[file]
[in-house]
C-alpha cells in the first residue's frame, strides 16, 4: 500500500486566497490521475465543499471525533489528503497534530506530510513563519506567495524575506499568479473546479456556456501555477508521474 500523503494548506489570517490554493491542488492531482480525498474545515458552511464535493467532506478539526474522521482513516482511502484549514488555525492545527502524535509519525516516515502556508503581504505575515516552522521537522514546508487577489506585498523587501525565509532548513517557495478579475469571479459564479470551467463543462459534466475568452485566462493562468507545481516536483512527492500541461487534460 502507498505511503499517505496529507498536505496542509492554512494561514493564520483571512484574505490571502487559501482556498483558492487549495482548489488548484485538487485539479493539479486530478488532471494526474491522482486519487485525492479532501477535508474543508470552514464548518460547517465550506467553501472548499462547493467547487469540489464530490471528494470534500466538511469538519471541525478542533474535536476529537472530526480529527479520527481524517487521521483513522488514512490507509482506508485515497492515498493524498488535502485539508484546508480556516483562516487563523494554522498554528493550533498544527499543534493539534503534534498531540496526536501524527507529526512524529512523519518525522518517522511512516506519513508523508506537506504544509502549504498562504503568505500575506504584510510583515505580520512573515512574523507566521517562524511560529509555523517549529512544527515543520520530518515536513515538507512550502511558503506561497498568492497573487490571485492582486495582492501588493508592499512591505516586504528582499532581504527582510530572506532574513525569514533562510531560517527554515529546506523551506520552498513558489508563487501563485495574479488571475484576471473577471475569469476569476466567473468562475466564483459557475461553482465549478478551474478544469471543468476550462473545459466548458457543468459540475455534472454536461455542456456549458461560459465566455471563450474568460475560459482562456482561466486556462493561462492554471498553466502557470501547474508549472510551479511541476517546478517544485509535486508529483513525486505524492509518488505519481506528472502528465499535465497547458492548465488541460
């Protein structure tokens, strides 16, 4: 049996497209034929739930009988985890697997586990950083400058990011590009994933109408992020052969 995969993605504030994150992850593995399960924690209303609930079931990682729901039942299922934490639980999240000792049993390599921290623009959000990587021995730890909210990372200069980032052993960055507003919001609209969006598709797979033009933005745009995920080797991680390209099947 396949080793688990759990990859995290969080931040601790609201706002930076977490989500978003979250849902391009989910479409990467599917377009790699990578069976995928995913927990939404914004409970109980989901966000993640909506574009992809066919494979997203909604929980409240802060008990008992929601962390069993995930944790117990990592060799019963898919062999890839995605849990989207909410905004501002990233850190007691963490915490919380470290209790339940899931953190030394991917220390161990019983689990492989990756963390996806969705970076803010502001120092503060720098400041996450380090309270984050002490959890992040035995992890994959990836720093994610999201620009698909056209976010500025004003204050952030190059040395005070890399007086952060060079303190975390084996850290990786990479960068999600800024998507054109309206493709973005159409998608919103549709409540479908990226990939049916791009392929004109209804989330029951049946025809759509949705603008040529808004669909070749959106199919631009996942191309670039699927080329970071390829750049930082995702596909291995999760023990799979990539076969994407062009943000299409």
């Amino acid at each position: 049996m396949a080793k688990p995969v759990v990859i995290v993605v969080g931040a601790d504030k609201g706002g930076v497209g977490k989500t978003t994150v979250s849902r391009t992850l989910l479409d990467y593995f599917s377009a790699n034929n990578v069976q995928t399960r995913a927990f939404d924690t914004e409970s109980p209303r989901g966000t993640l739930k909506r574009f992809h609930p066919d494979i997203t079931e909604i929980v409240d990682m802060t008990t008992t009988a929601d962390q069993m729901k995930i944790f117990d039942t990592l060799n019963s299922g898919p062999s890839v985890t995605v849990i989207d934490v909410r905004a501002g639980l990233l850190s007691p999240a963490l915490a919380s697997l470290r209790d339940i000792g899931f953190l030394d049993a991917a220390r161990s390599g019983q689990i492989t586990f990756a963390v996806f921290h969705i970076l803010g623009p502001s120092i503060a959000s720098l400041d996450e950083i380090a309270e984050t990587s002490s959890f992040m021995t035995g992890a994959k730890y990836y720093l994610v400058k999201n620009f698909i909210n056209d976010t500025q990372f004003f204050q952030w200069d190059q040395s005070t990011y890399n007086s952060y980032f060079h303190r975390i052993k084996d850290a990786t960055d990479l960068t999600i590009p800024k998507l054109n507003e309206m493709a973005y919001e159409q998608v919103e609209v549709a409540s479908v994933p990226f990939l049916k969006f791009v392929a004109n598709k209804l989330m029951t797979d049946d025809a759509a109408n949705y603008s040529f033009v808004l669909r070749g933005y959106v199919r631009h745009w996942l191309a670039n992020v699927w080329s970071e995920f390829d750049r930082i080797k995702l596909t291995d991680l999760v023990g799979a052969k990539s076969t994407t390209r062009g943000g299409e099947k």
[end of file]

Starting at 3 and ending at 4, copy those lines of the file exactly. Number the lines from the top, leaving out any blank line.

């Protein structure tokens, strides 16, 4: 049996497209034929739930009988985890697997586990950083400058990011590009994933109408992020052969 995969993605504030994150992850593995399960924690209303609930079931990682729901039942299922934490639980999240000792049993390599921290623009959000990587021995730890909210990372200069980032052993960055507003919001609209969006598709797979033009933005745009995920080797991680390209099947 396949080793688990759990990859995290969080931040601790609201706002930076977490989500978003979250849902391009989910479409990467599917377009790699990578069976995928995913927990939404914004409970109980989901966000993640909506574009992809066919494979997203909604929980409240802060008990008992929601962390069993995930944790117990990592060799019963898919062999890839995605849990989207909410905004501002990233850190007691963490915490919380470290209790339940899931953190030394991917220390161990019983689990492989990756963390996806969705970076803010502001120092503060720098400041996450380090309270984050002490959890992040035995992890994959990836720093994610999201620009698909056209976010500025004003204050952030190059040395005070890399007086952060060079303190975390084996850290990786990479960068999600800024998507054109309206493709973005159409998608919103549709409540479908990226990939049916791009392929004109209804989330029951049946025809759509949705603008040529808004669909070749959106199919631009996942191309670039699927080329970071390829750049930082995702596909291995999760023990799979990539076969994407062009943000299409």
């Amino acid at each position: 049996m396949a080793k688990p995969v759990v990859i995290v993605v969080g931040a601790d504030k609201g706002g930076v497209g977490k989500t978003t994150v979250s849902r391009t992850l989910l479409d990467y593995f599917s377009a790699n034929n990578v069976q995928t399960r995913a927990f939404d924690t914004e409970s109980p209303r989901g966000t993640l739930k909506r574009f992809h609930p066919d494979i997203t079931e909604i929980v409240d990682m802060t008990t008992t009988a929601d962390q069993m729901k995930i944790f117990d039942t990592l060799n019963s299922g898919p062999s890839v985890t995605v849990i989207d934490v909410r905004a501002g639980l990233l850190s007691p999240a963490l915490a919380s697997l470290r209790d339940i000792g899931f953190l030394d049993a991917a220390r161990s390599g019983q689990i492989t586990f990756a963390v996806f921290h969705i970076l803010g623009p502001s120092i503060a959000s720098l400041d996450e950083i380090a309270e984050t990587s002490s959890f992040m021995t035995g992890a994959k730890y990836y720093l994610v400058k999201n620009f698909i909210n056209d976010t500025q990372f004003f204050q952030w200069d190059q040395s005070t990011y890399n007086s952060y980032f060079h303190r975390i052993k084996d850290a990786t960055d990479l960068t999600i590009p800024k998507l054109n507003e309206m493709a973005y919001e159409q998608v919103e609209v549709a409540s479908v994933p990226f990939l049916k969006f791009v392929a004109n598709k209804l989330m029951t797979d049946d025809a759509a109408n949705y603008s040529f033009v808004l669909r070749g933005y959106v199919r631009h745009w996942l191309a670039n992020v699927w080329s970071e995920f390829d750049r930082i080797k995702l596909t291995d991680l999760v023990g799979a052969k990539s076969t994407t390209r062009g943000g299409e099947k």